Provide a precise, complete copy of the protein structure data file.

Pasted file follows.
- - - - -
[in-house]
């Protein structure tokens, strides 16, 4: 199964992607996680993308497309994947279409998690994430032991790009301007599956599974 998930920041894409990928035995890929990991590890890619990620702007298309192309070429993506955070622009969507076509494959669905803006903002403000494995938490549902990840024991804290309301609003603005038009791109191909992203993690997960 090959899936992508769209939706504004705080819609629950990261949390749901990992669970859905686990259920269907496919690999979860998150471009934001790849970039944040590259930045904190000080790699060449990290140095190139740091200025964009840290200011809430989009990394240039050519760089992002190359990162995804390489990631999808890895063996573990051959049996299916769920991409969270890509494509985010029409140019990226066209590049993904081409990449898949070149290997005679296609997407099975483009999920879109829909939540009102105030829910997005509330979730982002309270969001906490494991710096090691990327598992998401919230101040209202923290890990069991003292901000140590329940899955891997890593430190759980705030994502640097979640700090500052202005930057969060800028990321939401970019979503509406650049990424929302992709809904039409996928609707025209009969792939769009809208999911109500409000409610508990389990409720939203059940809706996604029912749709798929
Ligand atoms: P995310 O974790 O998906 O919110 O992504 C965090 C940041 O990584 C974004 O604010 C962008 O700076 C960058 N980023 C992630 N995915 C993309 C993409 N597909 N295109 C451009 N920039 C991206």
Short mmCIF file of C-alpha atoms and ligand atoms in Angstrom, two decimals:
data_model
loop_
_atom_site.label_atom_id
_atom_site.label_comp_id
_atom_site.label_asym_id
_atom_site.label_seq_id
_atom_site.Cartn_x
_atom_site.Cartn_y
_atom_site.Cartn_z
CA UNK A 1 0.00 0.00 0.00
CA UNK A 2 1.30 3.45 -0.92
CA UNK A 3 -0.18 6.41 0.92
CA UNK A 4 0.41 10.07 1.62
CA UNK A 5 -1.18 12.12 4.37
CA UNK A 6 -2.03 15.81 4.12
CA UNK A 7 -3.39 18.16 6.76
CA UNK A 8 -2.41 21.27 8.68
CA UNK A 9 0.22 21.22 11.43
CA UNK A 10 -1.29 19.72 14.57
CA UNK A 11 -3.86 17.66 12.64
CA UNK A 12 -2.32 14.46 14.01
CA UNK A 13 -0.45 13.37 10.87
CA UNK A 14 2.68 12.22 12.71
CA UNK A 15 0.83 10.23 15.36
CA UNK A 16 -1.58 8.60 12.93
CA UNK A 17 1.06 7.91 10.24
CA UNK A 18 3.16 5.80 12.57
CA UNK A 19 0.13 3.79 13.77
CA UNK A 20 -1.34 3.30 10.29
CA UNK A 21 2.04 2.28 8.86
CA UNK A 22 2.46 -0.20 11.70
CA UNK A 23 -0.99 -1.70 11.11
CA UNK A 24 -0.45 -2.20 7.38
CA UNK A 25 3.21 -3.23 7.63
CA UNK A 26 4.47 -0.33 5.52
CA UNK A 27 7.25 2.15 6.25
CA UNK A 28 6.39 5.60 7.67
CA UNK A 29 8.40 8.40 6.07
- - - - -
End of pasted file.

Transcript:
[in-house]
């Protein structure tokens, strides 16, 4: 199964992607996680993308497309994947279409998690994430032991790009301007599956599974 998930920041894409990928035995890929990991590890890619990620702007298309192309070429993506955070622009969507076509494959669905803006903002403000494995938490549902990840024991804290309301609003603005038009791109191909992203993690997960 090959899936992508769209939706504004705080819609629950990261949390749901990992669970859905686990259920269907496919690999979860998150471009934001790849970039944040590259930045904190000080790699060449990290140095190139740091200025964009840290200011809430989009990394240039050519760089992002190359990162995804390489990631999808890895063996573990051959049996299916769920991409969270890509494509985010029409140019990226066209590049993904081409990449898949070149290997005679296609997407099975483009999920879109829909939540009102105030829910997005509330979730982002309270969001906490494991710096090691990327598992998401919230101040209202923290890990069991003292901000140590329940899955891997890593430190759980705030994502640097979640700090500052202005930057969060800028990321939401970019979503509406650049990424929302992709809904039409996928609707025209009969792939769009809208999911109500409000409610508990389990409720939203059940809706996604029912749709798929
Ligand atoms: P995310 O974790 O998906 O919110 O992504 C965090 C940041 O990584 C974004 O604010 C962008 O700076 C960058 N980023 C992630 N995915 C993309 C993409 N597909 N295109 C451009 N920039 C991206």
Short mmCIF file of C-alpha atoms and ligand atoms in Angstrom, two decimals:
data_model
loop_
_atom_site.label_atom_id
_atom_site.label_comp_id
_atom_site.label_asym_id
_atom_site.label_seq_id
_atom_site.Cartn_x
_atom_site.Cartn_y
_atom_site.Cartn_z
CA UNK A 1 0.00 0.00 0.00
CA UNK A 2 1.30 3.45 -0.92
CA UNK A 3 -0.18 6.41 0.92
CA UNK A 4 0.41 10.07 1.62
CA UNK A 5 -1.18 12.12 4.37
CA UNK A 6 -2.03 15.81 4.12
CA UNK A 7 -3.39 18.16 6.76
CA UNK A 8 -2.41 21.27 8.68
CA UNK A 9 0.22 21.22 11.43
CA UNK A 10 -1.29 19.72 14.57
CA UNK A 11 -3.86 17.66 12.64
CA UNK A 12 -2.32 14.46 14.01
CA UNK A 13 -0.45 13.37 10.87
CA UNK A 14 2.68 12.22 12.71
CA UNK A 15 0.83 10.23 15.36
CA UNK A 16 -1.58 8.60 12.93
CA UNK A 17 1.06 7.91 10.24
CA UNK A 18 3.16 5.80 12.57
CA UNK A 19 0.13 3.79 13.77
CA UNK A 20 -1.34 3.30 10.29
CA UNK A 21 2.04 2.28 8.86
CA UNK A 22 2.46 -0.20 11.70
CA UNK A 23 -0.99 -1.70 11.11
CA UNK A 24 -0.45 -2.20 7.38
CA UNK A 25 3.21 -3.23 7.63
CA UNK A 26 4.47 -0.33 5.52
CA UNK A 27 7.25 2.15 6.25
CA UNK A 28 6.39 5.60 7.67
CA UNK A 29 8.40 8.40 6.07